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Romania Lose to Ireland, Get a Big Win Anyway

There may have been one saving grace on the pitch for Romania in their Rugby World Cup action on Sunday, but it came without fans in the seats or opponents on the field.

That’s because Romanian scrum-half Florin Surugiu, with his teammates behind him, proposed to his girlfriend Alexandria during the post-game at Wembley Stadium.

Romania Lose to Ireland, Get a Big Win Anyway

Happily, she accepted, and the festive scene that followed was a good reminder that there are much more important things in life than sport.

Just as well, too, because Surugiu’s team had spent the afternoon being manhandled 44-10 by Ireland.

No doubt about it, 34 points was a disappointing gap for the Oaks, especially in the current environment of pie-eyed optimism brought on by Brave Blossom Tea.

Still, Ireland were fielding what was essentially a second-string team, and still managed to set the tone early, attacking in waves from inside the Romanian half. In a clear foreshadowing of what was to come throughout the match, the Oaks defended almost non-stop through the first four minutes, only got their hands on the ball after an Irish knock-on, and kicked for touch at the first opportunity.

This hard-tackling, conservative approach is, of course, a Romanian rugby trademark, so it came as little surprise. But it allowed the Irish pressure to continue until the inevitable breakdown penalty finally came against Oaks skipper Mihai Macovei, allowing the men in green an easy shot at the posts and a 3-0 lead.

Romania would bash their way down the pitch rather quickly after that, responding with a penalty goal of their own only three minutes later by scrum-half Valentin Calafeteanu.

That would be the end of any serious pressure by Romania for most of the afternoon, however, and a green tidal wave began: In the 10 minutes following Calafeteanu’s kick, Ireland would manufacture a narrowly-overturned try, a second successful penalty, and finally a converted try, thus stretching the margin to 13-3.

The constant defending was taking its toll on Romania, and there was no more sure sign of this than Ireland’s dominance at the maul—normally an area of strength for the Oaks. More penalty trouble naturally followed, and when Daniel Carpo was pinged for side-entry at a ruck deep in Romanian territory, Ireland were already smelling blood and ignored the points on offer, electing to kick for touch instead. A lineout move and a bit of back-and-forth across the pitch, and the defending Six Nations champs were in again, grabbing an 18-3 lead which they would nurse to the halftime break.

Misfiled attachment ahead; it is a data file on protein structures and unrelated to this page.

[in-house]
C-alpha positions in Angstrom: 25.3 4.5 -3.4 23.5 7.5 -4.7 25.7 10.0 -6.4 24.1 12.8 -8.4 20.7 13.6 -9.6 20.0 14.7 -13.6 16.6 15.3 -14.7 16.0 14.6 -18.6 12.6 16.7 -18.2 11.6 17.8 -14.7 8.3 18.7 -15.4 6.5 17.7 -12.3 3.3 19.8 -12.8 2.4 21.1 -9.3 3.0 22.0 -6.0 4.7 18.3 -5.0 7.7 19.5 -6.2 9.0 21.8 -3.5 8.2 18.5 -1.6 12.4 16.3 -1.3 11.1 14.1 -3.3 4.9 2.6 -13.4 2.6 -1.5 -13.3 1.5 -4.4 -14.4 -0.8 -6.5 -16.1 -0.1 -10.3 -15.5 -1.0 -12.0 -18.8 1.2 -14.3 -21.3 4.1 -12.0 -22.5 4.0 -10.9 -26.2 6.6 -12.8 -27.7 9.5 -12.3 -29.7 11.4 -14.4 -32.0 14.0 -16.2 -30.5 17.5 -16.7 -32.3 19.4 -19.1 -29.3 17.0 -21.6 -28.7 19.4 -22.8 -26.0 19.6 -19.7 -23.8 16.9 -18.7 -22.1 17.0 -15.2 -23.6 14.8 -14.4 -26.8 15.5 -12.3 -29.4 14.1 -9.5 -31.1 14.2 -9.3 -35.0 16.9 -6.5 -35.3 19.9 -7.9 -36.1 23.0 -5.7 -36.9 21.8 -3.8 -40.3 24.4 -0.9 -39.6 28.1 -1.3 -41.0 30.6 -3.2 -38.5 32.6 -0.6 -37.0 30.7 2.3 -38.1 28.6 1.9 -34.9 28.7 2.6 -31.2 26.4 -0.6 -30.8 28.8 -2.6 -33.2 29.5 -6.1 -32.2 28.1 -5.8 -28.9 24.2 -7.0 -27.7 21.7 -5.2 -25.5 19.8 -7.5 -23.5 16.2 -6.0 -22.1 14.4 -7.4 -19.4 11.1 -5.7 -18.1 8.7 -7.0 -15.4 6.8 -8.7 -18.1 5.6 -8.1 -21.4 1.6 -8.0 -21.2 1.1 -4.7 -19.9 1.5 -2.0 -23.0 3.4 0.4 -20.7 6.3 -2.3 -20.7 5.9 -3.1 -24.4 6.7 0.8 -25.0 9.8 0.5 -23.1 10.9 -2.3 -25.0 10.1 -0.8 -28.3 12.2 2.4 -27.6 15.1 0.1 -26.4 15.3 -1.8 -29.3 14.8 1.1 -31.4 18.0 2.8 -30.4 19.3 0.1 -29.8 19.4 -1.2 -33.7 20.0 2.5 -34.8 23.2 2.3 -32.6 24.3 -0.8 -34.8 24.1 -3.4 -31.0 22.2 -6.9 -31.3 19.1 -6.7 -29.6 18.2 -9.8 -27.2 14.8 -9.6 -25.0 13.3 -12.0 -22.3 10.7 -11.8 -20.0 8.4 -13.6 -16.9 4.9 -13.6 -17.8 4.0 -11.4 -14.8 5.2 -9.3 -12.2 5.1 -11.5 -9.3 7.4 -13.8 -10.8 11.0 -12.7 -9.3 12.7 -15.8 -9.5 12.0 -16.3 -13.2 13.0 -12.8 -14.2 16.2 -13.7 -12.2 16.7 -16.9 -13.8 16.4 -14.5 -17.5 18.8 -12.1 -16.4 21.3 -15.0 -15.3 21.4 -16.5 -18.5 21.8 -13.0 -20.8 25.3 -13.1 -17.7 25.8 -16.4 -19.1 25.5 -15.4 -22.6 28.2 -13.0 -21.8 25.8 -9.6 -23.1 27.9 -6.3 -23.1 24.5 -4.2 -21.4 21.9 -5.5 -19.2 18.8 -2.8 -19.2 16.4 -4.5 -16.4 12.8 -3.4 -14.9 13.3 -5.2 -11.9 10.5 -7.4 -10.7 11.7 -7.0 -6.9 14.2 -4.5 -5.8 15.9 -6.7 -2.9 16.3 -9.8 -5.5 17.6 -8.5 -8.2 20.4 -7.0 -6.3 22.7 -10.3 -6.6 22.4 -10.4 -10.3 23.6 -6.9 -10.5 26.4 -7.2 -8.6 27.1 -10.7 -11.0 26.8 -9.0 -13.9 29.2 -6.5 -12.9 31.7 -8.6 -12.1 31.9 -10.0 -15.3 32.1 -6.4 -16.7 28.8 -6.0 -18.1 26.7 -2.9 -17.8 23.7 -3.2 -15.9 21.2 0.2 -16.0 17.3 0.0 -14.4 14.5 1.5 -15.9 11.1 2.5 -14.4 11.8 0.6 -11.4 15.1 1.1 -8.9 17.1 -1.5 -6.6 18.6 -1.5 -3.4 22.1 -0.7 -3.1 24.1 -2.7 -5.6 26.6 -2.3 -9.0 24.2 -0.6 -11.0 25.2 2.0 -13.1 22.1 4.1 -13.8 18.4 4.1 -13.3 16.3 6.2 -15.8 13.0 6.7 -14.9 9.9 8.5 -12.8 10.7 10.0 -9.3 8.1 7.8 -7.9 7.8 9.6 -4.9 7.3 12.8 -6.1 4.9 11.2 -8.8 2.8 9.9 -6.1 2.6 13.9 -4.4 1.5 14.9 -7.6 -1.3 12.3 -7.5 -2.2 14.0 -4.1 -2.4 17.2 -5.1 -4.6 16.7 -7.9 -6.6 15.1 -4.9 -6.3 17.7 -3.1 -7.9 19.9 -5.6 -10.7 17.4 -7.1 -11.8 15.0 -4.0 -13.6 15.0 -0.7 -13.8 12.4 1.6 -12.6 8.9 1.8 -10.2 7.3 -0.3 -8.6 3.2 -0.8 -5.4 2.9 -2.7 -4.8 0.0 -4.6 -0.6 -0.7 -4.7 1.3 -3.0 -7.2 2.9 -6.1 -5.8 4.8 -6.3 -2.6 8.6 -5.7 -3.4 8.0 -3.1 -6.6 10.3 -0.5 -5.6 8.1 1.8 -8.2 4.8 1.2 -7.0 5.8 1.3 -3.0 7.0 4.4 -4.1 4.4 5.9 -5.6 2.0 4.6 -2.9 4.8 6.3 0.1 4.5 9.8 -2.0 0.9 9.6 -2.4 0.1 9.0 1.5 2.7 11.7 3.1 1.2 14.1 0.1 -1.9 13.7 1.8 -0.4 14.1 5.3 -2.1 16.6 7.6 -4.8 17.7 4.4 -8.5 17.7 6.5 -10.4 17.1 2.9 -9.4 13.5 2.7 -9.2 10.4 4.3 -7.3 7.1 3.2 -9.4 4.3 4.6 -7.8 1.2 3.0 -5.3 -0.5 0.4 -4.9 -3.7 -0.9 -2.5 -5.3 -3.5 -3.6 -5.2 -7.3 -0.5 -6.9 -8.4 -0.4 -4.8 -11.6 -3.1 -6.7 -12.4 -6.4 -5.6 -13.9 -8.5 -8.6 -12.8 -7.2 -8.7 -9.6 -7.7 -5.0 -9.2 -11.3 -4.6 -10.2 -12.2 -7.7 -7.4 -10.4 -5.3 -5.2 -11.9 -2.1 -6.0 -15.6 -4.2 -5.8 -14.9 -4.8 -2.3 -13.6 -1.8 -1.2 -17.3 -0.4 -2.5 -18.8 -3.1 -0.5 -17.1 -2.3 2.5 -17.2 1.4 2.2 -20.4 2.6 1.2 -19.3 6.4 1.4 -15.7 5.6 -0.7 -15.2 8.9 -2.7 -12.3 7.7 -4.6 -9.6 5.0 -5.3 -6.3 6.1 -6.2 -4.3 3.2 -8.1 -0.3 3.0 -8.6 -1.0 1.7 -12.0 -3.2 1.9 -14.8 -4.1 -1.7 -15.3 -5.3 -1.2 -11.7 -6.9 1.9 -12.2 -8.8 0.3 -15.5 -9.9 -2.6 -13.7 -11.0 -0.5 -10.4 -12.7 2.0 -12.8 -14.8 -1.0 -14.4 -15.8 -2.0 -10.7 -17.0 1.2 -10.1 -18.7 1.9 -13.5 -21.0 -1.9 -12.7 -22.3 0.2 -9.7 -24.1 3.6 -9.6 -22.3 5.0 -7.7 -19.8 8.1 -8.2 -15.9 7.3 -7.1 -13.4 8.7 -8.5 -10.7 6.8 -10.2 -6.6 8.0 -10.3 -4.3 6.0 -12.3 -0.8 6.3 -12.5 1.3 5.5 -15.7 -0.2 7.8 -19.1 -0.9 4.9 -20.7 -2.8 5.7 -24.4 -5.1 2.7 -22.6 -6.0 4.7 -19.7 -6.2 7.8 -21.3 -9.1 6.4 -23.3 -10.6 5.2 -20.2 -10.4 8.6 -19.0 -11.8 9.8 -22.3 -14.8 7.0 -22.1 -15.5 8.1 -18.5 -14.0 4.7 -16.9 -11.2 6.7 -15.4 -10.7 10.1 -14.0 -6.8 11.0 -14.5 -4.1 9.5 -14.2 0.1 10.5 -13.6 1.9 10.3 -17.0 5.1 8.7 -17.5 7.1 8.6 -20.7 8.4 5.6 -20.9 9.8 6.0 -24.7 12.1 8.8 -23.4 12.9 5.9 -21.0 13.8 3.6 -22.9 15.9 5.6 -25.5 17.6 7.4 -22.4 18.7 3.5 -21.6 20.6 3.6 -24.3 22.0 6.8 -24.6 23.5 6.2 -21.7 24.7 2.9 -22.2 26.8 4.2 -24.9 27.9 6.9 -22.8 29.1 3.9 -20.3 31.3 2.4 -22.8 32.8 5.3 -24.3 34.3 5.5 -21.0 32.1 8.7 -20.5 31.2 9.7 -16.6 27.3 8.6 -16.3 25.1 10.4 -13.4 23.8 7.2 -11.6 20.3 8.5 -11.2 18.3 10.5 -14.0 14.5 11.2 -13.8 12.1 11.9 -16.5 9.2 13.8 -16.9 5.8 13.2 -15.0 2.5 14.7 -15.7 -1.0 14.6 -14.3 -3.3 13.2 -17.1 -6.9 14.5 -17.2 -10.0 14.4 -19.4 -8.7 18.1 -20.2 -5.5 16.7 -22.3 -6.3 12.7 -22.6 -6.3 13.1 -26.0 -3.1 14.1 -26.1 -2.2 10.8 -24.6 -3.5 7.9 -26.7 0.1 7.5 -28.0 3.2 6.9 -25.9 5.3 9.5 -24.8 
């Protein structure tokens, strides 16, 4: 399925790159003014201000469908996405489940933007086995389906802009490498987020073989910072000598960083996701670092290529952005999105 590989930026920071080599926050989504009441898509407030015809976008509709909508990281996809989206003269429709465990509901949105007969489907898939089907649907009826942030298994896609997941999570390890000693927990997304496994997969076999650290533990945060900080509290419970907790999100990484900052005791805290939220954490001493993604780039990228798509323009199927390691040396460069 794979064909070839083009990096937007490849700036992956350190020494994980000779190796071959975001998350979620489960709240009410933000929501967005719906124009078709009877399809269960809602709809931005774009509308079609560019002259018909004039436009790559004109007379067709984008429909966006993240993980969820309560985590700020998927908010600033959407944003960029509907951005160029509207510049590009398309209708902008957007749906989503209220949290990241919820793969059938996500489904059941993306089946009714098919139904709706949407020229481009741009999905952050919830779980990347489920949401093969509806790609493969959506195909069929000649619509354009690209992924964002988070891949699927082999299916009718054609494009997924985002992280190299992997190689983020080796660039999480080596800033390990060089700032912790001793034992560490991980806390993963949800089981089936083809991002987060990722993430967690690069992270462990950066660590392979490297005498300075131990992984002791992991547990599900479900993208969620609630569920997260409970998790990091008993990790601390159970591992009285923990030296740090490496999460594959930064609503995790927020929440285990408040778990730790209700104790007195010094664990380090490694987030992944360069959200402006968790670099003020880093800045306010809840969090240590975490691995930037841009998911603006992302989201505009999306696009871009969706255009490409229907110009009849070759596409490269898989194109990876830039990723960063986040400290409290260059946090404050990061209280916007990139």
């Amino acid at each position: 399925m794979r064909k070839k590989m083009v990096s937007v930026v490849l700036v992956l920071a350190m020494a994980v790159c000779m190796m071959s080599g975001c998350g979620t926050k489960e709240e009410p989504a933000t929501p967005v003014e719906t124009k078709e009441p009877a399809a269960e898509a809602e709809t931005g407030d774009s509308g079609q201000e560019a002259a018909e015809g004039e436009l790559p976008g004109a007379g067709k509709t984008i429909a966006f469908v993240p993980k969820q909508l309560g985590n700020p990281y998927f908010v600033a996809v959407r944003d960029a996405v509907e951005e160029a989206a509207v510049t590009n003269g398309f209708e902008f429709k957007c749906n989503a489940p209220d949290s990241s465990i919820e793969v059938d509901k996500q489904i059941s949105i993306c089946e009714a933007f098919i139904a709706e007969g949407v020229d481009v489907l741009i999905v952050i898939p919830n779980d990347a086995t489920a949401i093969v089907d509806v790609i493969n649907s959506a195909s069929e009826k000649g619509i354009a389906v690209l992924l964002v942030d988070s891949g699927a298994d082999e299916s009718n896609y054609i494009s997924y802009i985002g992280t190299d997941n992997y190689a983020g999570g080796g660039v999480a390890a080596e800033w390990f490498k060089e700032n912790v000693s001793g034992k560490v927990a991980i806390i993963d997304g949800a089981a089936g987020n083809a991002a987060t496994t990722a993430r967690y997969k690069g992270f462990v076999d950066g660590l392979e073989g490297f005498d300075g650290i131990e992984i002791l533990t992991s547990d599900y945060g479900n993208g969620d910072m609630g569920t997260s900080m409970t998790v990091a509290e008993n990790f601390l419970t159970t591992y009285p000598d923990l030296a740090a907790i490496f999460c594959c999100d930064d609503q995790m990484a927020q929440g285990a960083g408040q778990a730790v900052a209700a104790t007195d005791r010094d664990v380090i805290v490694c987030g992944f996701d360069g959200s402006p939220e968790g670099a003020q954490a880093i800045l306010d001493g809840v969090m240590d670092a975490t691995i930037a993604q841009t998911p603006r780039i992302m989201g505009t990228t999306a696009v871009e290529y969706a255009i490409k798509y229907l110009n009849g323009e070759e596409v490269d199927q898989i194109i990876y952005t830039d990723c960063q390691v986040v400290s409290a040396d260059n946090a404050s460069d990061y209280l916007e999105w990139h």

It was more of the same in the second half, with Romania again struggling to get their hands on the ball and Ireland taking all the initiative. Another strong Irish maul set the platform for their third try, and at 25-3 the game was all but out of reach for Romania after 50 minutes.

At this point both sides began to make substitutions, most notably Florin Vlaicu coming in at fly-half for Romania and Rob Kearney in to take over at fullback for Ireland.

The changes had little impact on already the one-sided flow of the game, and the real gasoline-on-the-fire moment came in the 60th minute when Romanian centre Csaba Gal was yellow-carded for taking out his man in the air on an Irish garryowen. The play was more an issue of marginal timing than recklessness, but with a 10 minute man advantage Ireland punched in two more tries for a 37-3 lead, securing a bonus point for themselves in the process.

Yet another try, this in the 74th minute, stretched the Irish lead to 44-3 before Romania finally responded. Taking advantage of a bit of scrambled Irish positioning—scrum-half Conor Murray found himself out to sea on the wing—Romania were able to secure a lineout at the Irish 15m line. Despite some misadventures in the ensuing lineout and maul, the Oaks managed to cut the defecit to 44-8 when veteran Ovidiu Tonița crashed over the try line—a fitting moment for the lock who was on his record-setting 14th World Cup appearance for Romania. A simple conversion brought the score to its final resting place of 44-10 to Ireland.

In the end, Romania gave a reasonable account of themselves, but proved yet again they have a long way to go to compete with the “big dogs” of world rugby. Upgrading their ultra-conservative gameplan is job number one; against lower-level competition, the Oaks can afford to stay patient, bully the breakdown, and steer the game towards the scrum, where they can win kickable penalties. Teams like Ireland, however, move the ball away from the ruck too quickly for Romania to gain a foothold in the trenches, thereby nullifying such a one-dimensional strategy.

Of course, there is a reason that Romania stay away from the wide-open spaces: their overall talent in the backline isn’t up to snuff, as their own coach has admitted.

For the rest of this World Cup, then, the Oaks are who they are, and will now turn their attention to their most winnable game in Pool D—the showdown with Canada on October 6.

And no matter the one-sided result against Ireland, there’s sure to be a good party in the Romanian camp thanks to Florin and Alexandria.


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